Max Kessler is no stranger to the music business world, his experience and drive have taken him to new heights with each project he embarks upon; known for his passion for music, and his eagerness and vision that takes every artist that comes his way really far, it’s no surprise his record label KESS Records portrays the values and characteristics he’s known for; powerful and increasingly popular releases from the hottest names in the Dance music world like VAVO, TWINSICK, and LZRD, that have already amassed millions of streams on digital platforms and reached the top slots on the most important Electronic music charts like the Billboard Dance charts or the Beatport Top 25, the successful journey of KESS Records as a prominent label in the Dance music world with Max Kessler at the head shows this is just the beginning.
1 — Hello Max, how are you?
I am doing very well, thank you. Glad to be chatting!
2 — Can you walk us through your first steps in the music industry? How did you start?
Absolutely! I would say it really dates back to when I was a student at Tulane University. During my sophomore year, I became very into DJing and my passion for electronic music grew. One day my roommate tells me about this new class called “Intro To The Music Business” and I immediately knew I needed to take it. Of course, the class was already full, so I sent the professor a huge email (people who know me well, know these emails can really be huge) explaining why I would love to be in his class to which he responded by saying I can join the class. He did also say I would need to sit on the floor because there isn’t enough room. Excited by his response, I joined and made sure I arrived early so I didn’t have to sit on the floor.
Following that class, I was still DJing and explored making my own music. One day I came across a music production summer class that would admit about 4-5 kids at a time, was interviewed by phone, and later admitted. In that class, I learned everything about producing, but during the last week, the producer’s manager came in and something clicked. I realized I would rather work with artists and help them achieve their dreams.
Fast forward another year, going into my senior year, I meet some very talented artists at my university and ask them if I could help. I became their “manager” and we just started making things happen. We were going to studio sessions, releasing music on Soundcloud, doing PR pitches, etc. At the same time, I sought out a job working with a promotions company in New Orleans that was putting on EDM events because I figured that would be a great experience as well. This became my every day so when graduation came around it was only natural that I wanted to continue what I was building toward. I graduated school without a “real job,” took the risk of becoming an artist manager, and worked 24/7.
After a few years of working with VAVO, I felt like there was an opportunity to really level them up. I had a few meetings with some of the more well-known labels, but based on our conversations, I felt like what we needed was something different. We needed a label that was focused on development. Plus, who would be more patient and understanding than the artist’s own manager? So, I proposed the idea to the guys, and they gave me their full trust. A couple of months later, we end up releasing our first single and it found its way to the Billboard Dance charts. It was truly an unbelievable moment and proved we were on the right path.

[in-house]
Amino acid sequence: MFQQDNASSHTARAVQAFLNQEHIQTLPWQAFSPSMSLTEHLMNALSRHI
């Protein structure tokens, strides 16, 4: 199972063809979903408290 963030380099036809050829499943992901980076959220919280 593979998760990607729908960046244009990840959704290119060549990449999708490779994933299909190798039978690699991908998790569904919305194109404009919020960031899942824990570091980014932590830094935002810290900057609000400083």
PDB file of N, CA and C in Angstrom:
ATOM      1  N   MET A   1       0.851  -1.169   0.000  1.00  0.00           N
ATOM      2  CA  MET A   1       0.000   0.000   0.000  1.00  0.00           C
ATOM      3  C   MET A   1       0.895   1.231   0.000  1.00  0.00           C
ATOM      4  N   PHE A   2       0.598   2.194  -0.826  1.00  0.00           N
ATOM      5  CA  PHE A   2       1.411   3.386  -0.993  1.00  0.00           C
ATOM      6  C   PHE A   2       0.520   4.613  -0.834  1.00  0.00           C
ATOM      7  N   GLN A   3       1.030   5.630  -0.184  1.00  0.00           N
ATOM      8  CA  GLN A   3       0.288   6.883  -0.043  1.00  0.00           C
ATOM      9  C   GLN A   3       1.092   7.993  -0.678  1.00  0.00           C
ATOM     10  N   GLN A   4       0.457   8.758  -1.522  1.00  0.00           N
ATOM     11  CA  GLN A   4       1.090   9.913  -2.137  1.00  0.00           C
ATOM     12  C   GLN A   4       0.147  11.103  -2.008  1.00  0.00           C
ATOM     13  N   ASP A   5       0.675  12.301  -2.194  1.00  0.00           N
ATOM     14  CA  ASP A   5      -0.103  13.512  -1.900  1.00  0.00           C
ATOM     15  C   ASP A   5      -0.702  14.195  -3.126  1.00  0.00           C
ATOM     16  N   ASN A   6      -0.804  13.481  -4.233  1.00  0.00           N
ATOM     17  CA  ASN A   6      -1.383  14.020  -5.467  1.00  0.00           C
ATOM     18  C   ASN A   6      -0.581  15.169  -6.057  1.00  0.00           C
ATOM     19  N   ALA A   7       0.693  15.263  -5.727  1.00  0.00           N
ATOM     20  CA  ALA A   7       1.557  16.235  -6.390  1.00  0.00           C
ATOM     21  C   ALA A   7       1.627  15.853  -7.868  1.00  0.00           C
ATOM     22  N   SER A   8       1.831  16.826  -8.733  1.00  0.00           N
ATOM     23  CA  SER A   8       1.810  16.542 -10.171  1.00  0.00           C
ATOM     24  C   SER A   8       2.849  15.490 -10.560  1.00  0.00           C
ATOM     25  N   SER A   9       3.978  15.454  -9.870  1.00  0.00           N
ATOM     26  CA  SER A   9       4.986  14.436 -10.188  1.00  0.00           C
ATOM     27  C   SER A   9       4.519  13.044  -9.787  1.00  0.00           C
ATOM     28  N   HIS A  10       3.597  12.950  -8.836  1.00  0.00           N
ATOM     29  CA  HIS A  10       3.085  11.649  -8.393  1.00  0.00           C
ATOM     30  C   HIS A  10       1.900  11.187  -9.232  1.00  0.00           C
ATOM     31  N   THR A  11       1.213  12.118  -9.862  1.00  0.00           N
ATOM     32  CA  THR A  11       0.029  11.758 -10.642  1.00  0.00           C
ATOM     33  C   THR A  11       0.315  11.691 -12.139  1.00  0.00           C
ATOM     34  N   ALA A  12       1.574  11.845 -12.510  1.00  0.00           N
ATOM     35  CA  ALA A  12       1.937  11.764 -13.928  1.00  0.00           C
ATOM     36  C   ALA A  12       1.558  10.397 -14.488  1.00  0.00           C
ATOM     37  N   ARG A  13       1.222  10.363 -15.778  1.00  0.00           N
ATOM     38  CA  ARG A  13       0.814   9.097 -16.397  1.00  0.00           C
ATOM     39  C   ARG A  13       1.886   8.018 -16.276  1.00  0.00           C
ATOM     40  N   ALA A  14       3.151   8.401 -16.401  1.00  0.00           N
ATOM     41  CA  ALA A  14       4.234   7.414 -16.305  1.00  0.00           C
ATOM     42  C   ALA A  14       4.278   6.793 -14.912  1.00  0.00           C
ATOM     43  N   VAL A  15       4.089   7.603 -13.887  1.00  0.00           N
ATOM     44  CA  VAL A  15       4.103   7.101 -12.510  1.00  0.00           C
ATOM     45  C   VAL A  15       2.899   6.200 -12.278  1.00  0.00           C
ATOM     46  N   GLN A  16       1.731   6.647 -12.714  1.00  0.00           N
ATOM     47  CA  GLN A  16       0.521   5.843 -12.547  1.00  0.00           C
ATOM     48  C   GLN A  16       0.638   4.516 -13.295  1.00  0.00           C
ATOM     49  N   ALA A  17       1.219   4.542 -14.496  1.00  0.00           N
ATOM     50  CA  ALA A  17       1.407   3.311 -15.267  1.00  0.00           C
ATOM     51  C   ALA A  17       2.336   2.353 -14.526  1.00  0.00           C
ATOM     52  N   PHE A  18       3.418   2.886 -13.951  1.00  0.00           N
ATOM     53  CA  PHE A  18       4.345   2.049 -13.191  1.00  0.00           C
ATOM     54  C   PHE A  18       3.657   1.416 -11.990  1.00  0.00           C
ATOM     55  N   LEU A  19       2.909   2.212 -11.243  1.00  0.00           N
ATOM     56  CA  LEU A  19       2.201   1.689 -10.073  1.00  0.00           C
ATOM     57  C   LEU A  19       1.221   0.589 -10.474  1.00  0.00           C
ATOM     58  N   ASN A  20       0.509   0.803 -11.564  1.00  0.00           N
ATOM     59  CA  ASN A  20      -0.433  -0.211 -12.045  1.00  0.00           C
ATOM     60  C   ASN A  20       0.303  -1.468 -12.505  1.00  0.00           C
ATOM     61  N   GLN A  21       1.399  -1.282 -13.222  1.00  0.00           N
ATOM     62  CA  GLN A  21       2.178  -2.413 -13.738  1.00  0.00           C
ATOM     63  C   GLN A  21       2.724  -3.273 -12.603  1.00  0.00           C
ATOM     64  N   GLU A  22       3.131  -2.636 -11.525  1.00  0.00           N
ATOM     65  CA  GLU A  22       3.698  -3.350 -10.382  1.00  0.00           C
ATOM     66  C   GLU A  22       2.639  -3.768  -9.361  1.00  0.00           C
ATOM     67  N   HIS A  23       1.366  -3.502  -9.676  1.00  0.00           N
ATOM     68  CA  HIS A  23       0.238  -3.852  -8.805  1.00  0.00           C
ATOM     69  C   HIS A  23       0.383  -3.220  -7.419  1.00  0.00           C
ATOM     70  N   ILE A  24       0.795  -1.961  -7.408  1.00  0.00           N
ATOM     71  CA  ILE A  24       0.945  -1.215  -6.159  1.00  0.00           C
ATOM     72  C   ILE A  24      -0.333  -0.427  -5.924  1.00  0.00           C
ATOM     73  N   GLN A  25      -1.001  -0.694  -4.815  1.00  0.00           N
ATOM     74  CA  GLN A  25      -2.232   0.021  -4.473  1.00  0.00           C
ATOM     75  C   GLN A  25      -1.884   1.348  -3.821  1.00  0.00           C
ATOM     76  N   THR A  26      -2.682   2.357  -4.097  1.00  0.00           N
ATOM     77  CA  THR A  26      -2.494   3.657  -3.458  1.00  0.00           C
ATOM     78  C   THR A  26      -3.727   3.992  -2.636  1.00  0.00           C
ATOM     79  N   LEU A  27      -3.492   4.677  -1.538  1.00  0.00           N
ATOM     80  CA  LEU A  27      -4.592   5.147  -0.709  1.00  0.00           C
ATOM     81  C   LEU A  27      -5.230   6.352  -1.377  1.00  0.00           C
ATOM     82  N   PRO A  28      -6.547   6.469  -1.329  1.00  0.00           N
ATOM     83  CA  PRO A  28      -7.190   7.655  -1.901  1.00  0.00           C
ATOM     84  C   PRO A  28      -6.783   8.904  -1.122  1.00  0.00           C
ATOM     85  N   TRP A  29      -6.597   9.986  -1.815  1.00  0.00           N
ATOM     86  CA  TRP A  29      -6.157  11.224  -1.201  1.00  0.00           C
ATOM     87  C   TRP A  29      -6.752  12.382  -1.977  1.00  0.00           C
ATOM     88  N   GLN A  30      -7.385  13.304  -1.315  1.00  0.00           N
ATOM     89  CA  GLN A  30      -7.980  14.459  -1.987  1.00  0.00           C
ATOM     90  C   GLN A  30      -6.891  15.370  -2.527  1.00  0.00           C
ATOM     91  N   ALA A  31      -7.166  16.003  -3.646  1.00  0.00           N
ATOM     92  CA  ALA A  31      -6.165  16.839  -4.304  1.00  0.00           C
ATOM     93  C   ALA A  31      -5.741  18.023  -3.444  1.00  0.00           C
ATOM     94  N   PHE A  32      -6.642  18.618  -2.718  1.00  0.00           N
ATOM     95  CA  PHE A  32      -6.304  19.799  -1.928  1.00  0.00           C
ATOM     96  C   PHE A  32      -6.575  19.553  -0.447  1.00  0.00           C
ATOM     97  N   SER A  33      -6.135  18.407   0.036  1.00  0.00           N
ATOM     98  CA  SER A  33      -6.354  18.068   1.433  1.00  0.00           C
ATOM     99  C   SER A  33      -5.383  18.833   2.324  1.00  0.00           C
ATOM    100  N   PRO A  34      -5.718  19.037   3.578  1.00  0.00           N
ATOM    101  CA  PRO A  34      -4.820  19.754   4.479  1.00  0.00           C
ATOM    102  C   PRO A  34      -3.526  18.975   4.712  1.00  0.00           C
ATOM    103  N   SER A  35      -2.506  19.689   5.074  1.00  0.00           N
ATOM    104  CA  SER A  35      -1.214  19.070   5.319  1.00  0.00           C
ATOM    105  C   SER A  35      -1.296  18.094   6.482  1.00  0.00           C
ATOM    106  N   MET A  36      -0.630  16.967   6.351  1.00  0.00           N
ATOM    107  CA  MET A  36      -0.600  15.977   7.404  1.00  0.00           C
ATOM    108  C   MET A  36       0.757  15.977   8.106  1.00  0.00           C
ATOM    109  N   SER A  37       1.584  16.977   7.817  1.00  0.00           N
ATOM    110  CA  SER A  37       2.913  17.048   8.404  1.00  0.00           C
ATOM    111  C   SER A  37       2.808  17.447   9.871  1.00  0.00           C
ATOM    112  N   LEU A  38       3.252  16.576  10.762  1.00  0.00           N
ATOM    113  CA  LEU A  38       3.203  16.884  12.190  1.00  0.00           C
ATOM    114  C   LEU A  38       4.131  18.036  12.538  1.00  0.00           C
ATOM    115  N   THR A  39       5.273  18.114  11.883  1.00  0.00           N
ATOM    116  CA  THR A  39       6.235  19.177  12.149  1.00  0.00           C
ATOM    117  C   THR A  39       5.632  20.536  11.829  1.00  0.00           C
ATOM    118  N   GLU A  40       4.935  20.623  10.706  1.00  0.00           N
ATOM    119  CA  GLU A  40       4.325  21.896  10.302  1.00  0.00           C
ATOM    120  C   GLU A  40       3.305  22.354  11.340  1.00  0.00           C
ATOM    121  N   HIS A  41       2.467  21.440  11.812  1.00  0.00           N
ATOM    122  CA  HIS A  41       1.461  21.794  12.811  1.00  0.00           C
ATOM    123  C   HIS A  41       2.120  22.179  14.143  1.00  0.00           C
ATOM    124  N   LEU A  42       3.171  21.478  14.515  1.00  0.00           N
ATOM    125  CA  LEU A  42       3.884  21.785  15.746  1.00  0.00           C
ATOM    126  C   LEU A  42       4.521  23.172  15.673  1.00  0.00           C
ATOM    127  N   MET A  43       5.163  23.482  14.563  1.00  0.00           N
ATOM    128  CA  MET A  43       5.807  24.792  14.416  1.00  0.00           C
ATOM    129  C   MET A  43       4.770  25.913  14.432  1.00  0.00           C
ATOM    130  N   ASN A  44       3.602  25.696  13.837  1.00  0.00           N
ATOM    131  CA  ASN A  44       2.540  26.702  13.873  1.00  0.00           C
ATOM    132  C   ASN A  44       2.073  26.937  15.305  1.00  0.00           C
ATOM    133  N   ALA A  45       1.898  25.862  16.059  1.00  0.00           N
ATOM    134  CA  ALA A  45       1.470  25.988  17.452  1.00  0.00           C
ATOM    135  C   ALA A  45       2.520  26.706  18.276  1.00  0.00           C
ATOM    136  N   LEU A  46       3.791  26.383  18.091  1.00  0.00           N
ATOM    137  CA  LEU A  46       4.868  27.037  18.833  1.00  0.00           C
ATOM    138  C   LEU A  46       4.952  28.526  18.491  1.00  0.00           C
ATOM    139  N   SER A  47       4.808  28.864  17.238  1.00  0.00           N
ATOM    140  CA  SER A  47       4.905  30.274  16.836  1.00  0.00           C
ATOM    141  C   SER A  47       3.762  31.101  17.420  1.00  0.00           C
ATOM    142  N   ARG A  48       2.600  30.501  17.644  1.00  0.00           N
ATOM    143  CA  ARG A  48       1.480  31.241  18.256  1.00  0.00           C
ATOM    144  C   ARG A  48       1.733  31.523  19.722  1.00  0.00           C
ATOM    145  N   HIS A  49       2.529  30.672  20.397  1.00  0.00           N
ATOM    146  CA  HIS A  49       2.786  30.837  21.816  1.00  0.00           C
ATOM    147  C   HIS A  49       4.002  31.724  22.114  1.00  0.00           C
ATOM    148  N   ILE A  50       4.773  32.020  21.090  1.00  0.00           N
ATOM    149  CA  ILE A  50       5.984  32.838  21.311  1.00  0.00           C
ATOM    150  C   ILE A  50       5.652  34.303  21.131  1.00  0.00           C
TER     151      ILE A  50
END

4 — What would you say it’s the most important thing when managing a label?
Personally, I believe the most important thing is knowing what the artist’s goals are and working closely with them to achieve them. As someone who is a manager and as a manager first, I started KESS Records to be a partner to the artists. Whether that is to aid in their development, help them achieve chart-topping releases or execute some unique thorough release campaign, we are here for them. We will always fight to do what’s in the artist’s best interests and will always be looking to create opportunities.
5 — What do you look for when releasing new music with KESS Records?
When it comes to releasing new music, I look at several factors, but the most important is the music itself. I don’t necessarily care if an artist is just starting out or doesn’t have a massive following. If they present a song that I feel is very strong, I will happily support them. Having said that, we have become known for being a label focused on songs that lean into the Dance House and Dance Pop/Electronic Pop Lane, but I take an open approach with everything I do.
6 — And, what do you look for when signing new artists to the label?
It starts with the music of course, but removing that from the equation and it would be synergy. Synergy is key. Synergy, drive, vision, and morals. KESS is the first four letters of my last name, which makes this label very personal to me. When signing new artists, I not only look for great music but also great people who are driven and motivated. These artists are also passionate about their craft and most importantly are good kindhearted people. I hope that the artists we work with are people that can be role models to the next generation of aspiring artists. Those kinds of artists are artists I will always go to bat for and are artists I am proud to either represent or support however best I can.
On a side note, music-wise, we look for artists we can grow long-term with.